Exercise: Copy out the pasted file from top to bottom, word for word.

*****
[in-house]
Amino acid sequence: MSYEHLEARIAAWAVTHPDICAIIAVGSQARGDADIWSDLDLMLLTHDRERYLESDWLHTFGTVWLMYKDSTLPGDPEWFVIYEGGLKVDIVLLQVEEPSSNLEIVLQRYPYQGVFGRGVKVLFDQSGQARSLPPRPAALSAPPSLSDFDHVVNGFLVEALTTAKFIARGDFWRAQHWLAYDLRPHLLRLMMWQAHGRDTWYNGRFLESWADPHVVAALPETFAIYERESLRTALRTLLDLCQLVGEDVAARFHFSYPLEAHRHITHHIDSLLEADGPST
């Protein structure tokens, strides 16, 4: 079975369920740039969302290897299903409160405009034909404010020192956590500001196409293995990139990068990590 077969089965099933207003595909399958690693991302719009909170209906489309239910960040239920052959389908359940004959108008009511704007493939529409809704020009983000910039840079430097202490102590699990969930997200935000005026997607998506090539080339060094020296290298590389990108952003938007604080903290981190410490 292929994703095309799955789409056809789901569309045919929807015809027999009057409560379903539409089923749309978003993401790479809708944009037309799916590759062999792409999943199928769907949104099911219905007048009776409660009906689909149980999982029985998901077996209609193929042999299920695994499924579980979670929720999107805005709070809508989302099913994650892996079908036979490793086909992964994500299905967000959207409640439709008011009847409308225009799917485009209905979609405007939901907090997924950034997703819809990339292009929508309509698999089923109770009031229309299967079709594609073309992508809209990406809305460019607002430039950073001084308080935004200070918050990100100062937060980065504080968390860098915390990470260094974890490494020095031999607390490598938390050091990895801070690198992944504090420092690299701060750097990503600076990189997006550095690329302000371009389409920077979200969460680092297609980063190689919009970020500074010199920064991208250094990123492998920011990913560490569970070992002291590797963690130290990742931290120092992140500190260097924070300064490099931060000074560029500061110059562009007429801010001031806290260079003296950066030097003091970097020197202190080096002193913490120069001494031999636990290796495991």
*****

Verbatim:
[in-house]
Amino acid sequence: MSYEHLEARIAAWAVTHPDICAIIAVGSQARGDADIWSDLDLMLLTHDRERYLESDWLHTFGTVWLMYKDSTLPGDPEWFVIYEGGLKVDIVLLQVEEPSSNLEIVLQRYPYQGVFGRGVKVLFDQSGQARSLPPRPAALSAPPSLSDFDHVVNGFLVEALTTAKFIARGDFWRAQHWLAYDLRPHLLRLMMWQAHGRDTWYNGRFLESWADPHVVAALPETFAIYERESLRTALRTLLDLCQLVGEDVAARFHFSYPLEAHRHITHHIDSLLEADGPST
């Protein structure tokens, strides 16, 4: 079975369920740039969302290897299903409160405009034909404010020192956590500001196409293995990139990068990590 077969089965099933207003595909399958690693991302719009909170209906489309239910960040239920052959389908359940004959108008009511704007493939529409809704020009983000910039840079430097202490102590699990969930997200935000005026997607998506090539080339060094020296290298590389990108952003938007604080903290981190410490 292929994703095309799955789409056809789901569309045919929807015809027999009057409560379903539409089923749309978003993401790479809708944009037309799916590759062999792409999943199928769907949104099911219905007048009776409660009906689909149980999982029985998901077996209609193929042999299920695994499924579980979670929720999107805005709070809508989302099913994650892996079908036979490793086909992964994500299905967000959207409640439709008011009847409308225009799917485009209905979609405007939901907090997924950034997703819809990339292009929508309509698999089923109770009031229309299967079709594609073309992508809209990406809305460019607002430039950073001084308080935004200070918050990100100062937060980065504080968390860098915390990470260094974890490494020095031999607390490598938390050091990895801070690198992944504090420092690299701060750097990503600076990189997006550095690329302000371009389409920077979200969460680092297609980063190689919009970020500074010199920064991208250094990123492998920011990913560490569970070992002291590797963690130290990742931290120092992140500190260097924070300064490099931060000074560029500061110059562009007429801010001031806290260079003296950066030097003091970097020197202190080096002193913490120069001494031999636990290796495991």